It was during a time of boisterous playing with her cousins that Hannah (16), screaming with excitement, first became aware of a lump inside her throat. The lump started to manifest itself, resulting in a swelling on Hannah’s neck. Two years on, the swelling has become the size of a big apple, and has robbed Hannah of her self-confidence. Last year, a kindly uncle gave her money to go to Bacolod to have the lump on her neck checked up. She was accompanied by her Aunt Eva, her father’s older sister, who is a Bible woman in the Baptist church in the village. “It is a goiter and it must be removed.”, was the doctor’s diagnosis at the government hospital in Bacolod.
Hannah comes from a very poor family. Her father Heman (46) earns a living from doing odd jobs such as planting rice during the planting season. These jobs however are few and far between, and because of the shortage of funds, it is not unusual for the family to have meals comprising rice and little else.
Josephine Alimpipinig, Hannah’s mother, left her family to go to Manila four years ago. She was not quite right in the head, Hannah reveals. Quite often, when she (Josephine) did not have money to buy the things she wanted, she would leave the house and go home to her mother in Hinobaan, the next town. It was in March 2010 that she left for Manila and the family never heard from her again.
Since his wife left, Heman has been alone in bringing up his two daughters, Hannah and Jane (13). In April last year, he had an unfortunate accident; he got sideswiped by a passing pickup truck while walking along the road. He was projected a few yards and fell unconscious as his head hit a horseradish tree. He received some first aid in a small local hospital and had a CT scan in a private hospital in Bacolod, the fees for which were paid by the pickup truck owner. Heman was also prescribed medicines at the time but he could not afford to maintain the dosages due to lack of funds.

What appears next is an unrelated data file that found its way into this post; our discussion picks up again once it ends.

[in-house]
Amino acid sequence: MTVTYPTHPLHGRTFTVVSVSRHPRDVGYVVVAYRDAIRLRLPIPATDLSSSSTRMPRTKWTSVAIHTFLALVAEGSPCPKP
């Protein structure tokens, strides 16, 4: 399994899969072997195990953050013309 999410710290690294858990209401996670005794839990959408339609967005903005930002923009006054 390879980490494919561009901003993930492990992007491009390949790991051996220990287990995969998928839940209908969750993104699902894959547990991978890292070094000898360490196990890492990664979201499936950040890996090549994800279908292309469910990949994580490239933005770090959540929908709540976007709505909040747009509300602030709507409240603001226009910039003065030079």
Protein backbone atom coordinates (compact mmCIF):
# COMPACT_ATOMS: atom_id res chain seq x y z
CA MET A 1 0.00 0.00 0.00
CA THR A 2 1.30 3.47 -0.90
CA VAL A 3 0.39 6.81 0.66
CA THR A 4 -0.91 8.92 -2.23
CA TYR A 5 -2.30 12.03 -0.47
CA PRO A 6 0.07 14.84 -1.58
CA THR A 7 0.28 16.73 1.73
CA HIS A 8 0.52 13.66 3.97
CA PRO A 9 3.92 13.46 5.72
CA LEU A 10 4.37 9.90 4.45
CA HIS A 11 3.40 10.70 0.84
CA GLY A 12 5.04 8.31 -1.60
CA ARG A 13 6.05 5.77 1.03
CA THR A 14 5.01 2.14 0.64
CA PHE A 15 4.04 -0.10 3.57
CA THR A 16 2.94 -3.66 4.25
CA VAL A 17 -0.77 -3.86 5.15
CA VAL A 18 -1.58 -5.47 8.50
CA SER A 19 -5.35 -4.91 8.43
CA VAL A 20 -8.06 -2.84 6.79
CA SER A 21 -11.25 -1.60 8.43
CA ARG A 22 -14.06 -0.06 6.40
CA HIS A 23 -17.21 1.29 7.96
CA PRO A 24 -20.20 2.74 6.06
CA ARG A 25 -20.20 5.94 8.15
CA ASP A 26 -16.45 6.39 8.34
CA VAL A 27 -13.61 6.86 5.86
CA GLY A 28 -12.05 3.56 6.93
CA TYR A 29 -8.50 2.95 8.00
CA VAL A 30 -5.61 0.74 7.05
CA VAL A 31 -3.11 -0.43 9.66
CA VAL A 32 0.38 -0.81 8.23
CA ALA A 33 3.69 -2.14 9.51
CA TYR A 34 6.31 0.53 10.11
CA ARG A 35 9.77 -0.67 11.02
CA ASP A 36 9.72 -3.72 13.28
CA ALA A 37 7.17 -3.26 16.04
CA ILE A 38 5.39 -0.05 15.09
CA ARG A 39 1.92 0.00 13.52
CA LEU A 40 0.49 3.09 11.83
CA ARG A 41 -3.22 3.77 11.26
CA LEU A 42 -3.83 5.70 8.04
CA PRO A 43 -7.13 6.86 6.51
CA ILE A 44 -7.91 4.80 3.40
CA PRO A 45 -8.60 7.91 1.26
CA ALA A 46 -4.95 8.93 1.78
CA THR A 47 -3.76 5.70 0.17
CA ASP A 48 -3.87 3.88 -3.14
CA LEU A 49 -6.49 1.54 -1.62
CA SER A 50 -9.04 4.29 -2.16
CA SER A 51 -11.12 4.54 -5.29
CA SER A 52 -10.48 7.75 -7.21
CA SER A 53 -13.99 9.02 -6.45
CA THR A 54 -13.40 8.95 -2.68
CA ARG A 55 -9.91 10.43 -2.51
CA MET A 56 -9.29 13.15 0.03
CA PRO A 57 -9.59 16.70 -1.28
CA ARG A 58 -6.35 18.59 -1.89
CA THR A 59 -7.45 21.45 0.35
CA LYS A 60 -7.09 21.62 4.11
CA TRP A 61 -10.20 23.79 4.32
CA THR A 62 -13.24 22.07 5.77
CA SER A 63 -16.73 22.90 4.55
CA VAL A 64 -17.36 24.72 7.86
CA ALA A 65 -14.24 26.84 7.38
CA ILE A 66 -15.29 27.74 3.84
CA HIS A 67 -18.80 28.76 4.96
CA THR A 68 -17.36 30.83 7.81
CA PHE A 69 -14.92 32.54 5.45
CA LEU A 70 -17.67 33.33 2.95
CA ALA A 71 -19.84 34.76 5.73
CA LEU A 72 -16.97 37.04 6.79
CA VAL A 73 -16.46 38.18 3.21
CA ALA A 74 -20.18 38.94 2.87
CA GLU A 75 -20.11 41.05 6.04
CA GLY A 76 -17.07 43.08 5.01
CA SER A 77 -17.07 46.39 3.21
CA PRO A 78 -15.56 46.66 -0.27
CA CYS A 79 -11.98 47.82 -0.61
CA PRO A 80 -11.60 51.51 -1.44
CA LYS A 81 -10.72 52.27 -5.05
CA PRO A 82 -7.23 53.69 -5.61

Heman continues to be subject to pain one year on from the accident; the nape still hurts; he cannot move his head freely, and when he lifts a heavy object, he gets a throbbing headache. He was told to have a follow-up checkup but this is out of the question because he has no extra money, nor will he ever have. As for the pickup truck owner, he believes he has given enough funds to Heman for his medical treatment.
Home for the Alimpipinig family is a ramshackle dirt-floored bamboo structure in the remote village of Cayhagan in Sipalay, a five-hour bus ride from Bacolod. A few years ago, Heman took into his household his younger sister Fely (39) and her four-year old daughter Rhenafel who was born out of wedlock. Fely washes clothes for a family in the next village, once a week, for a fee of 120 pesos for a day’s work. This is just enough for the purchase of two kilos of rice, a small pile of dried fish, and some laundry soap. Fortunately she has some cooking skills, and with some capital, she could start a small business of cooking lunch dishes and snacks for sale.
Having seen and known the circumstances of the Alimpipinig family, I am recommending a grant be given to the family for the following: Hannah’s goiter operation, Heman’s medical treatment, cooking capital for Fely, and home repairs. The grant assistance will go a long way in helping the family - the removal of Hannah’s goiter will hopefully restore her self confidence, Heman will be relieved of his discomforts as well as anxieties about his health and the cooking capital for Fely will enable her to provide more food on the table for everyone in the household. As for the house, the roofing will be replaced with new palm shingles and a decent partition will be put up in the bedroom to replace the worn out sheets which currently serve as walls.
Bernadette G. Togado
PSHF Negros Occidental-South